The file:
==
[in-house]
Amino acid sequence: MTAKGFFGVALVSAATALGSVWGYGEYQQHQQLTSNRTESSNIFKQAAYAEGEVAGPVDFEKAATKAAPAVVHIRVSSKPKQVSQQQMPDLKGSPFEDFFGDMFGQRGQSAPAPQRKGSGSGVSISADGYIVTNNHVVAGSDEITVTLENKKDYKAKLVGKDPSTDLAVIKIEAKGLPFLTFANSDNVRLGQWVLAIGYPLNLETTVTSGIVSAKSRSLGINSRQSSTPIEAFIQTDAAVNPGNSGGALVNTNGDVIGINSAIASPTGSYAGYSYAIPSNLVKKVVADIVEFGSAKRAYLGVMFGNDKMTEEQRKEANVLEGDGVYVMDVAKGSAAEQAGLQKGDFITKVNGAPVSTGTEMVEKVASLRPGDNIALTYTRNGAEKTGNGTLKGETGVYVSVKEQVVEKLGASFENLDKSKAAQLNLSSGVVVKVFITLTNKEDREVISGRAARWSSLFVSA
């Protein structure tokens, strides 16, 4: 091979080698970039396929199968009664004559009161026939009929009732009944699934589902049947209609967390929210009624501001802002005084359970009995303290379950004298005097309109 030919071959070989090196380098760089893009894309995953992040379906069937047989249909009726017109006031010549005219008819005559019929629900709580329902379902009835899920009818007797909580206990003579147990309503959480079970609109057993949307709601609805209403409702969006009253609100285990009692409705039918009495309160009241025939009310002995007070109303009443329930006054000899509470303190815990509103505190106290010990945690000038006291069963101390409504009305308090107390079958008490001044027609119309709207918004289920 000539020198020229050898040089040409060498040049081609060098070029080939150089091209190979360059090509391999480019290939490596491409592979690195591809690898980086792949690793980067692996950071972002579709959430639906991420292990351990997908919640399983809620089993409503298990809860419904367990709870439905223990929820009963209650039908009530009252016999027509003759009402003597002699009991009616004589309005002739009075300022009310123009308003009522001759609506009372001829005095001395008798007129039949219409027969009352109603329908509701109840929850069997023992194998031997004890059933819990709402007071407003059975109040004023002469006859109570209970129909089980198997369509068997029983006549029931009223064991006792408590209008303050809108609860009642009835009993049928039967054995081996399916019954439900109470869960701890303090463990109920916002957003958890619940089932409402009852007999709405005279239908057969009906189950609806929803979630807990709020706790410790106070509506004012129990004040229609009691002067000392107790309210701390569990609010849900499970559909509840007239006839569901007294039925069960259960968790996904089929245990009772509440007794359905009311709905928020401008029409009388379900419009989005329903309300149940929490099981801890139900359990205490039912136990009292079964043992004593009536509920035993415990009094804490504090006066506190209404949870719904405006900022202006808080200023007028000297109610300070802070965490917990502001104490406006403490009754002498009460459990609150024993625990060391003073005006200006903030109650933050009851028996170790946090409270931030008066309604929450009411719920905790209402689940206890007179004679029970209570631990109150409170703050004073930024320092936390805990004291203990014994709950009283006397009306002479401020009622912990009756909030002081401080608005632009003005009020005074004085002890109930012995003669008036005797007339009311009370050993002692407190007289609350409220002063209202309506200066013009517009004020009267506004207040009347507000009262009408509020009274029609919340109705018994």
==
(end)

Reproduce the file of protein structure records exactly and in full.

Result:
[in-house]
Amino acid sequence: MTAKGFFGVALVSAATALGSVWGYGEYQQHQQLTSNRTESSNIFKQAAYAEGEVAGPVDFEKAATKAAPAVVHIRVSSKPKQVSQQQMPDLKGSPFEDFFGDMFGQRGQSAPAPQRKGSGSGVSISADGYIVTNNHVVAGSDEITVTLENKKDYKAKLVGKDPSTDLAVIKIEAKGLPFLTFANSDNVRLGQWVLAIGYPLNLETTVTSGIVSAKSRSLGINSRQSSTPIEAFIQTDAAVNPGNSGGALVNTNGDVIGINSAIASPTGSYAGYSYAIPSNLVKKVVADIVEFGSAKRAYLGVMFGNDKMTEEQRKEANVLEGDGVYVMDVAKGSAAEQAGLQKGDFITKVNGAPVSTGTEMVEKVASLRPGDNIALTYTRNGAEKTGNGTLKGETGVYVSVKEQVVEKLGASFENLDKSKAAQLNLSSGVVVKVFITLTNKEDREVISGRAARWSSLFVSA
């Protein structure tokens, strides 16, 4: 091979080698970039396929199968009664004559009161026939009929009732009944699934589902049947209609967390929210009624501001802002005084359970009995303290379950004298005097309109 030919071959070989090196380098760089893009894309995953992040379906069937047989249909009726017109006031010549005219008819005559019929629900709580329902379902009835899920009818007797909580206990003579147990309503959480079970609109057993949307709601609805209403409702969006009253609100285990009692409705039918009495309160009241025939009310002995007070109303009443329930006054000899509470303190815990509103505190106290010990945690000038006291069963101390409504009305308090107390079958008490001044027609119309709207918004289920 000539020198020229050898040089040409060498040049081609060098070029080939150089091209190979360059090509391999480019290939490596491409592979690195591809690898980086792949690793980067692996950071972002579709959430639906991420292990351990997908919640399983809620089993409503298990809860419904367990709870439905223990929820009963209650039908009530009252016999027509003759009402003597002699009991009616004589309005002739009075300022009310123009308003009522001759609506009372001829005095001395008798007129039949219409027969009352109603329908509701109840929850069997023992194998031997004890059933819990709402007071407003059975109040004023002469006859109570209970129909089980198997369509068997029983006549029931009223064991006792408590209008303050809108609860009642009835009993049928039967054995081996399916019954439900109470869960701890303090463990109920916002957003958890619940089932409402009852007999709405005279239908057969009906189950609806929803979630807990709020706790410790106070509506004012129990004040229609009691002067000392107790309210701390569990609010849900499970559909509840007239006839569901007294039925069960259960968790996904089929245990009772509440007794359905009311709905928020401008029409009388379900419009989005329903309300149940929490099981801890139900359990205490039912136990009292079964043992004593009536509920035993415990009094804490504090006066506190209404949870719904405006900022202006808080200023007028000297109610300070802070965490917990502001104490406006403490009754002498009460459990609150024993625990060391003073005006200006903030109650933050009851028996170790946090409270931030008066309604929450009411719920905790209402689940206890007179004679029970209570631990109150409170703050004073930024320092936390805990004291203990014994709950009283006397009306002479401020009622912990009756909030002081401080608005632009003005009020005074004085002890109930012995003669008036005797007339009311009370050993002692407190007289609350409220002063209202309506200066013009517009004020009267506004207040009347507000009262009408509020009274029609919340109705018994």